A Child Custody Agreement and Parenting Plan

Judges give preference to pre-planned custody arrangements between the parents. They will evaluate the plan and determine whether each party has fulfilled their part of the agreement or failed to honor it. If there’s a dispute and you and your ex-spouse can’t amicably agree, the court will make the final decision, considering all these other factors.

Prior Abandonment or Surrender of Custody

The past significantly comes into play in custody vases. If you or the other parent previously abandoned or surrendered custody, that will be a significant factor in determining whether the judge will allow you to participate in the new custody plan.

Child’s Preference

Depending on the child’s age and maturity, the court may grant custody depending on the child’s wishes. A minor who is 16 years and older can petition the court on their own for a change in the custody order. Younger children are allowed to share their opinion upon request.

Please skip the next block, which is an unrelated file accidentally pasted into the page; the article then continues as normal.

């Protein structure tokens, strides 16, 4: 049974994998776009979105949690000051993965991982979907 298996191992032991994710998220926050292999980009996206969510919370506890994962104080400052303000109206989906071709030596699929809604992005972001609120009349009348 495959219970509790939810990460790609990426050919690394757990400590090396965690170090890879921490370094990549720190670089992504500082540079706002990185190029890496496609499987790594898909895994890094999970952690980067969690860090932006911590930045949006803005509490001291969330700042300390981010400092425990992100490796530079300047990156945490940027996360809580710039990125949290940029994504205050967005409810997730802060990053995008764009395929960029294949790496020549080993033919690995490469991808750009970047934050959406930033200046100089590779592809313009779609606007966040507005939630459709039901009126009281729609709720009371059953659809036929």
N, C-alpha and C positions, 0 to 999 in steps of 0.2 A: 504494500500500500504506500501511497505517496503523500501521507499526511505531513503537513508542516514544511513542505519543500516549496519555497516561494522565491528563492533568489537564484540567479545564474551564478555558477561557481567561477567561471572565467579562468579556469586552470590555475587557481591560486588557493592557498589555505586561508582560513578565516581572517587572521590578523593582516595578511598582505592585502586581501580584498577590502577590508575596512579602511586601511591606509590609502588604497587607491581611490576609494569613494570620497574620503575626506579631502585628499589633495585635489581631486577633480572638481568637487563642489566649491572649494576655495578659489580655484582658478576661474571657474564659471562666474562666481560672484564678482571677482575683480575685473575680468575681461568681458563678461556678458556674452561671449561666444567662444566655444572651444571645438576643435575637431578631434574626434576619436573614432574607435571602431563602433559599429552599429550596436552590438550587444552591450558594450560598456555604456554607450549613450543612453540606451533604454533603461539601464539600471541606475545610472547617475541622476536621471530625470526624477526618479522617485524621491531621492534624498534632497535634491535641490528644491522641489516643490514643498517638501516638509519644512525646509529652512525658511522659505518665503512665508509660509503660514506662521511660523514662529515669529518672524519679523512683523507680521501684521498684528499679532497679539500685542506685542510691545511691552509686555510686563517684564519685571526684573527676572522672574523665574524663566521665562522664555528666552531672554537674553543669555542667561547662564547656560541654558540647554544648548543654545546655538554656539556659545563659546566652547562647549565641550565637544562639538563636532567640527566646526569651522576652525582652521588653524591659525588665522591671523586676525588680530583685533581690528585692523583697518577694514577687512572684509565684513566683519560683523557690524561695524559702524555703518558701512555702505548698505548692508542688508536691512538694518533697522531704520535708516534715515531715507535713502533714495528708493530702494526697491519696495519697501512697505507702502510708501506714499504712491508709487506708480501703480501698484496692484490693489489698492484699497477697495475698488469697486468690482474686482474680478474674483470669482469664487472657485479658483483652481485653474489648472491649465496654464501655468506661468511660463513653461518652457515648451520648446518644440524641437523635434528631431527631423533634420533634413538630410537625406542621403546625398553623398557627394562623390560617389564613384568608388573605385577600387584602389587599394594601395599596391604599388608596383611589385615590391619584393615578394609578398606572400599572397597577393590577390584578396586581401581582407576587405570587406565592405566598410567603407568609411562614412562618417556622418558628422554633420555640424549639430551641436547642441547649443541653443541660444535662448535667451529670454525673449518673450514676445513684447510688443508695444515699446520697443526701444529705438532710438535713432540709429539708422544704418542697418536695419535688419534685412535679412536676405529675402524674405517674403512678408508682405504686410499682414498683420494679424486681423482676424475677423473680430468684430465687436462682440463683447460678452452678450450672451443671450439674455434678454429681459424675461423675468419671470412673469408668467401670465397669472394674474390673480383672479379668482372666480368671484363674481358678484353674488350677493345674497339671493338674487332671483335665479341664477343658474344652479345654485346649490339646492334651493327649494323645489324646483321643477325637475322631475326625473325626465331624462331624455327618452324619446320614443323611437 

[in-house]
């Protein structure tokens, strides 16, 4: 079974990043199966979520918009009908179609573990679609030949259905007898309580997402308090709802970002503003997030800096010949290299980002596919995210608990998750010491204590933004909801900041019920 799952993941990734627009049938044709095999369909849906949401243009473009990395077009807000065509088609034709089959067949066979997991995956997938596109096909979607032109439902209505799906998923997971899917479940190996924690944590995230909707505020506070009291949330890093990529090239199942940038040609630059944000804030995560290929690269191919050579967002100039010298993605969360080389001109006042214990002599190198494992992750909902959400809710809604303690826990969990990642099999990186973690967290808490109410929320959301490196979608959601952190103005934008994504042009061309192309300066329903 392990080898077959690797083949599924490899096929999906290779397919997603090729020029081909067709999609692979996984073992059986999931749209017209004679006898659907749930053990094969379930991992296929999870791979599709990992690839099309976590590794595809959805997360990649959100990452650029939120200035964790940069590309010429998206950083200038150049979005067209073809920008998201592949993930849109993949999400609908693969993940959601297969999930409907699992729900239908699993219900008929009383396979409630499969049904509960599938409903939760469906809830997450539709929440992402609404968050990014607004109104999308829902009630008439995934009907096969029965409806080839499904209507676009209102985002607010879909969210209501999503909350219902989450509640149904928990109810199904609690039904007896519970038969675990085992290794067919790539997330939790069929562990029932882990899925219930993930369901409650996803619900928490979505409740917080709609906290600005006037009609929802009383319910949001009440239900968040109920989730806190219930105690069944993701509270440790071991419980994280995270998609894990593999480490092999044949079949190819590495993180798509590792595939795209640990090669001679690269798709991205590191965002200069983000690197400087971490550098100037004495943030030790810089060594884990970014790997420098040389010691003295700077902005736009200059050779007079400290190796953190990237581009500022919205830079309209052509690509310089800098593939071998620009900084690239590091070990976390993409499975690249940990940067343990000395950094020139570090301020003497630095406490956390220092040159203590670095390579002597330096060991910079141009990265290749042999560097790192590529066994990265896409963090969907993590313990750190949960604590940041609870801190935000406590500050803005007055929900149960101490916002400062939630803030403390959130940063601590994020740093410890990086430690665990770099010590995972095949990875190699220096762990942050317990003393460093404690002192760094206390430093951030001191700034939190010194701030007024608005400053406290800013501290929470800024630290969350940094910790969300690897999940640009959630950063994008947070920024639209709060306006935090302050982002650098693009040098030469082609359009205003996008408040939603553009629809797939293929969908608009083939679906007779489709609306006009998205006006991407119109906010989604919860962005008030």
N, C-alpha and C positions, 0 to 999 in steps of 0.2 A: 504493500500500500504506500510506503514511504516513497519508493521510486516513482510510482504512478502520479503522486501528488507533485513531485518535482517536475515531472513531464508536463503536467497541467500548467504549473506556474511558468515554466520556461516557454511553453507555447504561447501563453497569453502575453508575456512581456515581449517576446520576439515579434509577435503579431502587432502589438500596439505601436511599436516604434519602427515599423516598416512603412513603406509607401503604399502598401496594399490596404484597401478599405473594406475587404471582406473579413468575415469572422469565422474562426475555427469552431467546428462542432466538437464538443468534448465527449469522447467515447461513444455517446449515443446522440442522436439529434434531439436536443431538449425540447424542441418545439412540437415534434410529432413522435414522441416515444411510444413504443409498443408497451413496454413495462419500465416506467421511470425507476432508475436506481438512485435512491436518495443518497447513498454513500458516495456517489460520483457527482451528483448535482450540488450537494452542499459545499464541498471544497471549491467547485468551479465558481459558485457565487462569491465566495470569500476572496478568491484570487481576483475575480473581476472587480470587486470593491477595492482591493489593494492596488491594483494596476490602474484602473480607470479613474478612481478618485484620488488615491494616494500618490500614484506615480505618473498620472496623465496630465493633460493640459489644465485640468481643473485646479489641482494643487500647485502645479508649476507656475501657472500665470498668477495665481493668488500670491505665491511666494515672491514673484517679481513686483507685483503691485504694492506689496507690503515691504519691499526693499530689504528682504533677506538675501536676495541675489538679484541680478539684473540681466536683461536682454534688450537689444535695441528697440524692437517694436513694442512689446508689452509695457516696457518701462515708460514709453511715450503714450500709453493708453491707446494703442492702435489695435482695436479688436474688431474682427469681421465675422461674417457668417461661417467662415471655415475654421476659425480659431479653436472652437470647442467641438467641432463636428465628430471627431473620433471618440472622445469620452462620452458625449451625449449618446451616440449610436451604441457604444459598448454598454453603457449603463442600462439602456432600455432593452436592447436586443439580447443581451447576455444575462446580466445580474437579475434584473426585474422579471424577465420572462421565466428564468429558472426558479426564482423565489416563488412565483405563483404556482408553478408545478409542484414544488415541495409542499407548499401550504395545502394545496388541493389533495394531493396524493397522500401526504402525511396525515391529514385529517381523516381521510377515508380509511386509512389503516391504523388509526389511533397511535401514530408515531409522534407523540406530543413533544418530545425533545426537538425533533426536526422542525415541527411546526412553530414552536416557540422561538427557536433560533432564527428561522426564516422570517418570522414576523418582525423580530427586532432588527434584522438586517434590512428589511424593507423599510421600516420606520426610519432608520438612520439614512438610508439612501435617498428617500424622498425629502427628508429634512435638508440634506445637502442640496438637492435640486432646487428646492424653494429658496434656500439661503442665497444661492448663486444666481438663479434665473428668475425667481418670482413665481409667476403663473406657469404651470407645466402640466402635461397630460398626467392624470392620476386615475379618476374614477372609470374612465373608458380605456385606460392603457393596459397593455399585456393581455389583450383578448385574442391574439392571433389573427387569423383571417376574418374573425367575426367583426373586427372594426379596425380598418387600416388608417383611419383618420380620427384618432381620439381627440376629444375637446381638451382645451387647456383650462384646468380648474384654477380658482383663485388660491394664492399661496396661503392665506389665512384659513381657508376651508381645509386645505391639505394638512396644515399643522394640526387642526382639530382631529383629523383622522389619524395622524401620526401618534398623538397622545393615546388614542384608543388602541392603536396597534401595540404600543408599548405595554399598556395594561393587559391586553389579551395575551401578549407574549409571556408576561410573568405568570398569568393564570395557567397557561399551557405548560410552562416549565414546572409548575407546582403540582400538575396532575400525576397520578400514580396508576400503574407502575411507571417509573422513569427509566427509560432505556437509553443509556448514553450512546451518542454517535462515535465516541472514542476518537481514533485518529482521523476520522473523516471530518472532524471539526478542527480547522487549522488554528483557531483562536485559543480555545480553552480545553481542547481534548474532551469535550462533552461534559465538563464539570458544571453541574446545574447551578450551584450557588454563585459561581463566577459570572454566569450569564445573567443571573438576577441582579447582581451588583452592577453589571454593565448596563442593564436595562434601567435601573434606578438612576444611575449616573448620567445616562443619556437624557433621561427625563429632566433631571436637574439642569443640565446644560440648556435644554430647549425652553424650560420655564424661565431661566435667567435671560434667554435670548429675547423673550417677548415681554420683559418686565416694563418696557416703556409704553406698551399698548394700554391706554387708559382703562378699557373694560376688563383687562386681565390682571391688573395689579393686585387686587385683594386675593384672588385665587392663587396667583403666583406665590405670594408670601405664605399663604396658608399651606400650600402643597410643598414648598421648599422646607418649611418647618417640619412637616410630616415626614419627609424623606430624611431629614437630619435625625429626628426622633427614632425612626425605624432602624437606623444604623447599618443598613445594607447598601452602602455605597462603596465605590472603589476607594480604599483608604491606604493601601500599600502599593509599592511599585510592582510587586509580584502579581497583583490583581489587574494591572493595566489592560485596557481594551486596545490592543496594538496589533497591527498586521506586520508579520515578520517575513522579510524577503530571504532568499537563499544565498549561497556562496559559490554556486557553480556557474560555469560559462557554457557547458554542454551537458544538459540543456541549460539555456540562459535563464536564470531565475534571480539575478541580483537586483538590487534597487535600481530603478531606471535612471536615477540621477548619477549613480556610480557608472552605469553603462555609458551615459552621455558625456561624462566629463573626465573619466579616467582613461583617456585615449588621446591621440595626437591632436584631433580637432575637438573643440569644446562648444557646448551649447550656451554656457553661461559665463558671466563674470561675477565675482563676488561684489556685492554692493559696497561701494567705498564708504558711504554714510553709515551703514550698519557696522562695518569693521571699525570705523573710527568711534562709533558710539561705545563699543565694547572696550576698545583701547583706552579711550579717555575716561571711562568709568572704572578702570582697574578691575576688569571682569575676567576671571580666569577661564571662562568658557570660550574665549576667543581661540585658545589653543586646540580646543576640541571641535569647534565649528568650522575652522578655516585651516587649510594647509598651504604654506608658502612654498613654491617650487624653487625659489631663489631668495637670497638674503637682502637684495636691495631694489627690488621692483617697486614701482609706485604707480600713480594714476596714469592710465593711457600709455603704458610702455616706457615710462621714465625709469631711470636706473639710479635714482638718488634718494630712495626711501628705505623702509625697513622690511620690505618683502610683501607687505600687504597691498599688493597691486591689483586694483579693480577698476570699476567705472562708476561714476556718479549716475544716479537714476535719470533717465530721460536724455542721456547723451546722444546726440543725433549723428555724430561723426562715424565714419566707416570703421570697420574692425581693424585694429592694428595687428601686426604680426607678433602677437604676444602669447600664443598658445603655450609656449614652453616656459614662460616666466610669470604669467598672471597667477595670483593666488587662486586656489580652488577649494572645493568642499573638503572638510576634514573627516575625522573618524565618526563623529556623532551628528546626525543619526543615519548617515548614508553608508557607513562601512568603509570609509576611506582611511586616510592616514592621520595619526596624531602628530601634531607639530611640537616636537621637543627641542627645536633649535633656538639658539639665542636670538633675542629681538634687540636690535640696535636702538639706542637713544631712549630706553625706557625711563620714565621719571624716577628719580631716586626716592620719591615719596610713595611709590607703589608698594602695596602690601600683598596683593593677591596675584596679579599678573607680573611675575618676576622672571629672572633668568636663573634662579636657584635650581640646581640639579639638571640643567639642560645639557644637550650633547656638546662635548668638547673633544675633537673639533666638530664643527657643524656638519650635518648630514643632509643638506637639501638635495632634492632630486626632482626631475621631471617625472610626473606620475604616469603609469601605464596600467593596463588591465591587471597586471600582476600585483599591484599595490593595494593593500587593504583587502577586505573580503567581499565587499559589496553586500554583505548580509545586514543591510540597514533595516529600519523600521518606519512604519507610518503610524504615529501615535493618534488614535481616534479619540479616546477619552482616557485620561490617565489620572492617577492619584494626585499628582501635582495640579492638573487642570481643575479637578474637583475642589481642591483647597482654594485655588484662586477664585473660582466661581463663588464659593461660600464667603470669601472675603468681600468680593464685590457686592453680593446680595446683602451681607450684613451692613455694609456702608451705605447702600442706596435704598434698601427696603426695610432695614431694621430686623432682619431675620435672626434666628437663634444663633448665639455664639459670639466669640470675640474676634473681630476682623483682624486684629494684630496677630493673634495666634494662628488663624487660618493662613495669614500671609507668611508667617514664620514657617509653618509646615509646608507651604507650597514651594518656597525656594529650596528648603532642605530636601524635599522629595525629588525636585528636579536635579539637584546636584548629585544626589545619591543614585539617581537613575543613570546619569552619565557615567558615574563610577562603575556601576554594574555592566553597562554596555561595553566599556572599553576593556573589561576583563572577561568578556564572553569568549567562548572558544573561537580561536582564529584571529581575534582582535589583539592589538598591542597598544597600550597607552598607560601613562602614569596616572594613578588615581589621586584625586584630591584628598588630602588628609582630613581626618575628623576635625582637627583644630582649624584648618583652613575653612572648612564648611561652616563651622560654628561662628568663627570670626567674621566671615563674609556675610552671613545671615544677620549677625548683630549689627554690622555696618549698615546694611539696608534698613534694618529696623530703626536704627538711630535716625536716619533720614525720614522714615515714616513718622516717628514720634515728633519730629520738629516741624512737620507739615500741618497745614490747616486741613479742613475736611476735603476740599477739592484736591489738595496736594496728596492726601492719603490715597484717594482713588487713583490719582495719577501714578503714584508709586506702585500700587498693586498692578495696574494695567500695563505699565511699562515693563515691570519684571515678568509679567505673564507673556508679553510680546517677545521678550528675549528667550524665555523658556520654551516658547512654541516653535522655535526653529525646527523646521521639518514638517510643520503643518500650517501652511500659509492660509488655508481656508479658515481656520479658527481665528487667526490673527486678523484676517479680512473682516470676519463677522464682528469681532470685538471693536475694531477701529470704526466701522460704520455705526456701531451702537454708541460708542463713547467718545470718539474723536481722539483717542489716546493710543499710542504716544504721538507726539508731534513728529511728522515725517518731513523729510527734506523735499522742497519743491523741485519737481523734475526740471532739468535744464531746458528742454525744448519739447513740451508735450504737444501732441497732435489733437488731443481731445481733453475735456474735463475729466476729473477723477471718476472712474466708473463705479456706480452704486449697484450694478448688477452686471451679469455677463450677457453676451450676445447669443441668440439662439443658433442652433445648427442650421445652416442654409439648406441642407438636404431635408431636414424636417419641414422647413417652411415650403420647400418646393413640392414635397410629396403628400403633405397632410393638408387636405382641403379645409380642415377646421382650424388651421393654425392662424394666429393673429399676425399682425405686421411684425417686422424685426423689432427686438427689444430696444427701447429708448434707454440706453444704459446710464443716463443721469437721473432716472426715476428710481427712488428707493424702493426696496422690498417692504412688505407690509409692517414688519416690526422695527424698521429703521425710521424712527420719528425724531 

Your Baltimore fathers’ child custody attorney will advise against pushing your child to support you in court over the other parent. Doing so will only make the court look unfavorably upon you, and you could lose your chance of being granted child custody.

The Length of the Separation

How long a child has been separated from their parent is also a factor to consider in determining custody. A parent who has spent so many years away from the child may not be favored in the custody case. That’s because the court might determine that there won’t be an undue burden to the child if they see the parent very little.

If you have been separated from your child for valid reasons, such as being denied visitation or access, your fathers’ lawyer can help you prove this in court. They can fight to defend you and show cause why you should be allowed to mend the relationship with your child first before the final custody determination. That might eventually work in your favor.